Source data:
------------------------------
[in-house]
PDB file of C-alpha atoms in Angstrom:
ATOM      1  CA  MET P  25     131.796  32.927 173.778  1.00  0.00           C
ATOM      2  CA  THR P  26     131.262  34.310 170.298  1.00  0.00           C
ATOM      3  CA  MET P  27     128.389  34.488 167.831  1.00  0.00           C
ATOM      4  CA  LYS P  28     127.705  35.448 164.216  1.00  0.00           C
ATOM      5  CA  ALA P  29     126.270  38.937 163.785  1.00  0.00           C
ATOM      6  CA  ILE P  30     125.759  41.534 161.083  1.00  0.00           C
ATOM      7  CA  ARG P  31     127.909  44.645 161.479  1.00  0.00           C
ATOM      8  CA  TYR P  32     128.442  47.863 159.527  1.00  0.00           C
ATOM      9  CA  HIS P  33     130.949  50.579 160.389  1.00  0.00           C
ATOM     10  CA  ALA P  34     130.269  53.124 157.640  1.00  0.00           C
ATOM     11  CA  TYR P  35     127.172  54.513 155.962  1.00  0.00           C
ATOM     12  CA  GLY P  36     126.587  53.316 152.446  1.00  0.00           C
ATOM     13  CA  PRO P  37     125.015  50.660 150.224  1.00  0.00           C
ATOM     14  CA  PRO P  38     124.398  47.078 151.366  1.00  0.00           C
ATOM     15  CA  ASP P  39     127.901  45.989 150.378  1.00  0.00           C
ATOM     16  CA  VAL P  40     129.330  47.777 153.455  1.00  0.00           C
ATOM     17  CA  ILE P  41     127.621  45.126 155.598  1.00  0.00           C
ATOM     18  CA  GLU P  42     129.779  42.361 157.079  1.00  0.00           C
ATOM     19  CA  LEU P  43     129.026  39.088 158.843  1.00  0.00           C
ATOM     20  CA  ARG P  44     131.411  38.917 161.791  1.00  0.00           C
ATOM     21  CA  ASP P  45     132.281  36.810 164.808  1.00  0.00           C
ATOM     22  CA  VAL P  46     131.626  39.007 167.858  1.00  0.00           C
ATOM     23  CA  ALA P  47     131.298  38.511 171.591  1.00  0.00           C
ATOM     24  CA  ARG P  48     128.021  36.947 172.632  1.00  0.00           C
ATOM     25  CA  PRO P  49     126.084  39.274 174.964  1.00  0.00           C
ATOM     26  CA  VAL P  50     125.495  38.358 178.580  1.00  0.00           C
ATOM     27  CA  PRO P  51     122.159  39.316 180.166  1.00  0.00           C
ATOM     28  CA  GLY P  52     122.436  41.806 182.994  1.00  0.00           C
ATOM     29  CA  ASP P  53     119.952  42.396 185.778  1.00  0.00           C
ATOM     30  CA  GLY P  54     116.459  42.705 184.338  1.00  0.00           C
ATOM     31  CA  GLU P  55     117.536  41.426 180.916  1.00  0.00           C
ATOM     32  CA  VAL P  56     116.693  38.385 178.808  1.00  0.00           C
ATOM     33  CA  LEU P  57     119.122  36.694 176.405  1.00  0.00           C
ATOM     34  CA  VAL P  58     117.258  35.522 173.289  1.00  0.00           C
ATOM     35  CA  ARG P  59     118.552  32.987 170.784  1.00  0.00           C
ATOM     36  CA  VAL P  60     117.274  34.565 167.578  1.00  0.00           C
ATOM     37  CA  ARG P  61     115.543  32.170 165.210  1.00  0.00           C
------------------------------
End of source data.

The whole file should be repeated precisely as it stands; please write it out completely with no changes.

[in-house]
PDB file of C-alpha atoms in Angstrom:
ATOM      1  CA  MET P  25     131.796  32.927 173.778  1.00  0.00           C
ATOM      2  CA  THR P  26     131.262  34.310 170.298  1.00  0.00           C
ATOM      3  CA  MET P  27     128.389  34.488 167.831  1.00  0.00           C
ATOM      4  CA  LYS P  28     127.705  35.448 164.216  1.00  0.00           C
ATOM      5  CA  ALA P  29     126.270  38.937 163.785  1.00  0.00           C
ATOM      6  CA  ILE P  30     125.759  41.534 161.083  1.00  0.00           C
ATOM      7  CA  ARG P  31     127.909  44.645 161.479  1.00  0.00           C
ATOM      8  CA  TYR P  32     128.442  47.863 159.527  1.00  0.00           C
ATOM      9  CA  HIS P  33     130.949  50.579 160.389  1.00  0.00           C
ATOM     10  CA  ALA P  34     130.269  53.124 157.640  1.00  0.00           C
ATOM     11  CA  TYR P  35     127.172  54.513 155.962  1.00  0.00           C
ATOM     12  CA  GLY P  36     126.587  53.316 152.446  1.00  0.00           C
ATOM     13  CA  PRO P  37     125.015  50.660 150.224  1.00  0.00           C
ATOM     14  CA  PRO P  38     124.398  47.078 151.366  1.00  0.00           C
ATOM     15  CA  ASP P  39     127.901  45.989 150.378  1.00  0.00           C
ATOM     16  CA  VAL P  40     129.330  47.777 153.455  1.00  0.00           C
ATOM     17  CA  ILE P  41     127.621  45.126 155.598  1.00  0.00           C
ATOM     18  CA  GLU P  42     129.779  42.361 157.079  1.00  0.00           C
ATOM     19  CA  LEU P  43     129.026  39.088 158.843  1.00  0.00           C
ATOM     20  CA  ARG P  44     131.411  38.917 161.791  1.00  0.00           C
ATOM     21  CA  ASP P  45     132.281  36.810 164.808  1.00  0.00           C
ATOM     22  CA  VAL P  46     131.626  39.007 167.858  1.00  0.00           C
ATOM     23  CA  ALA P  47     131.298  38.511 171.591  1.00  0.00           C
ATOM     24  CA  ARG P  48     128.021  36.947 172.632  1.00  0.00           C
ATOM     25  CA  PRO P  49     126.084  39.274 174.964  1.00  0.00           C
ATOM     26  CA  VAL P  50     125.495  38.358 178.580  1.00  0.00           C
ATOM     27  CA  PRO P  51     122.159  39.316 180.166  1.00  0.00           C
ATOM     28  CA  GLY P  52     122.436  41.806 182.994  1.00  0.00           C
ATOM     29  CA  ASP P  53     119.952  42.396 185.778  1.00  0.00           C
ATOM     30  CA  GLY P  54     116.459  42.705 184.338  1.00  0.00           C
ATOM     31  CA  GLU P  55     117.536  41.426 180.916  1.00  0.00           C
ATOM     32  CA  VAL P  56     116.693  38.385 178.808  1.00  0.00           C
ATOM     33  CA  LEU P  57     119.122  36.694 176.405  1.00  0.00           C
ATOM     34  CA  VAL P  58     117.258  35.522 173.289  1.00  0.00           C
ATOM     35  CA  ARG P  59     118.552  32.987 170.784  1.00  0.00           C
ATOM     36  CA  VAL P  60     117.274  34.565 167.578  1.00  0.00           C
ATOM     37  CA  ARG P  61     115.543  32.170 165.210  1.00  0.00           C